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Modern LeTourneau Earthmoving Equipment: Ultra-large Loaders, Dozers and Haulers since 1968    by Eric C. Orlemann order for
Modern LeTourneau Earthmoving Equipment
by Eric C. Orlemann
Order:  USA  Can
Iconografix, 2013 (2013)
* * *   Reviewed by Bob Walch

In a sense, this might be considered a picture book for adults. Although there's plenty of text, the average reader may prefer to skim the technical material and just focus on the page upon page of color photos of some of the world's largest heavy equipment.

Those in fields like mining or involved in huge construction projects where the use of extremely large equipment is commonplace will immediately recognize the name of Le Tourneau. The company has built an international reputation on designing and constructing ultra-large, technically advanced, earthmoving equipment used in quarry and mining operations around the globe.

R. G. Le Tourneau was incorporated in California in 1929. As the firm grew and developed various lines of ultra-large equipment, it underwent various changes in ownership and today it is under the Joy Global umbrella of companies.

This book isn't about the ins and outs of the corporate structure and all the changes that occurred but rather about some of the signature pieces of equipment this company has produced. From the record breaking L-2350 wheel loader (the largest ever manufactured) to the Titan hauler line of huge trucks, this story is one of producing even larger and more efficient pieces of equipment.

It begins with the early diesel-electric drive wheel loaders rated at 40 tons capacity and traces the development of the loaders up to the 1990s and the L-1800 with a payload capacity 100,000 pounds (50 tons). As larger 320 to 400-ton capacity haulers came on line, even larger loaders were deemed necessary.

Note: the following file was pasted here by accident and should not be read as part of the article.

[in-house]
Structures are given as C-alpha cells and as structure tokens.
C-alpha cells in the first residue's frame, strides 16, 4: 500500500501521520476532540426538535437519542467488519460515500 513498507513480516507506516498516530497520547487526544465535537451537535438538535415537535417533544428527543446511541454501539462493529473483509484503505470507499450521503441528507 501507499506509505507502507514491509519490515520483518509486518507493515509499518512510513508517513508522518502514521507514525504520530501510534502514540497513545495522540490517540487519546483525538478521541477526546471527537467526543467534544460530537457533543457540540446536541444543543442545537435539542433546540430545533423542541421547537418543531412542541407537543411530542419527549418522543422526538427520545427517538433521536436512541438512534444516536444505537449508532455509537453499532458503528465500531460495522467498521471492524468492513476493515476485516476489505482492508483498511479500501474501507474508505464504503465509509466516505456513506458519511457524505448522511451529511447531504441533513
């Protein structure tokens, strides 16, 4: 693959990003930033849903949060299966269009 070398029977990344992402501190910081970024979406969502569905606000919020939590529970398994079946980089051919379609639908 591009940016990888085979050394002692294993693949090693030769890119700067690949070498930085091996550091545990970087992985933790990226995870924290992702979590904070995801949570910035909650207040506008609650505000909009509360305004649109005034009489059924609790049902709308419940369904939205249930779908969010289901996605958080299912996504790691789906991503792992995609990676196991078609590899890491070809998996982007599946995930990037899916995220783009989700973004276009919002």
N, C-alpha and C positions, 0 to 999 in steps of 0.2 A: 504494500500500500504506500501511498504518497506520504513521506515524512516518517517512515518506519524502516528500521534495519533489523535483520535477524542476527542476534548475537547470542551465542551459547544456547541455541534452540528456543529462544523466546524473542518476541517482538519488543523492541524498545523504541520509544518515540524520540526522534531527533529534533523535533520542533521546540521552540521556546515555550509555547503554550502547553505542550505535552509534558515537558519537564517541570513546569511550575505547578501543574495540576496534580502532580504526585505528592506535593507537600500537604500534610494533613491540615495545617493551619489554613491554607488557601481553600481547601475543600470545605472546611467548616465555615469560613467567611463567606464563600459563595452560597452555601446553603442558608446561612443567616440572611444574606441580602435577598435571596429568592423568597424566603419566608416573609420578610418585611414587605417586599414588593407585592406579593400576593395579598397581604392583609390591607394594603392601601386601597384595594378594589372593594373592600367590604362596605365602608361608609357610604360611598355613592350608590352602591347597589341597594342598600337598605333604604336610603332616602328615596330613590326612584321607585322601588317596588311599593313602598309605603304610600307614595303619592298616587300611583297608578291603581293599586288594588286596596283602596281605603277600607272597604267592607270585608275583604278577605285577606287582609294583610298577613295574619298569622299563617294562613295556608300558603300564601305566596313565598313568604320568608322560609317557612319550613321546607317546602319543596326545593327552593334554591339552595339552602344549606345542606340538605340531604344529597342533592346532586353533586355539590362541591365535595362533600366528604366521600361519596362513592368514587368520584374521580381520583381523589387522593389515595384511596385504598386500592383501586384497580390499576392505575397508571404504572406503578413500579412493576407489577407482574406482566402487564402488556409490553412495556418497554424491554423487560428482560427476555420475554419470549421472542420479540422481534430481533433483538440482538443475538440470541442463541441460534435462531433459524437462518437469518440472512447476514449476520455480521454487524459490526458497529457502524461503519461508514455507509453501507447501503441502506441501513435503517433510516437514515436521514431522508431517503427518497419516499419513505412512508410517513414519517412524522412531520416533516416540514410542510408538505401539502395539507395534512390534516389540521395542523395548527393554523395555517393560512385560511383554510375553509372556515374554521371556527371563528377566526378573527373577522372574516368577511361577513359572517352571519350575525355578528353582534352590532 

The L-2350 was originally built in 2000 and was the second 50 series loader produced by LeTourneau. Unveiled at the MINExpo in Las Vegas in October the loader drew huge crowds and was a stand-out of the show.
Obviously, the world's largest loader needed the world's largest tires. Firestone created the mammoth tires that cost $125,000 each. Each tire, when mounted, was 13 feet tall and weighed 14,740 pounds.

A photo of one of the loading buckets made for the machine dwarfed a worker standing inside it. The giant bucket was capable of handling a massive 160,000-pound (80-ton) payload. Usually, though, the loader, depending on where it is being employed, uses a smaller bucket with a 60 or 70- ton payload.

As you page through the book, take note of the conventional pick-up trucks and humans pictured next to these huge machines. That puts everything into perspective! Since most of us cannot access the mining sites where this equipment is being used, this is about as close as we'll come to seeing it. If you are interested in machines that work these sites, this is a book you'll want to own.

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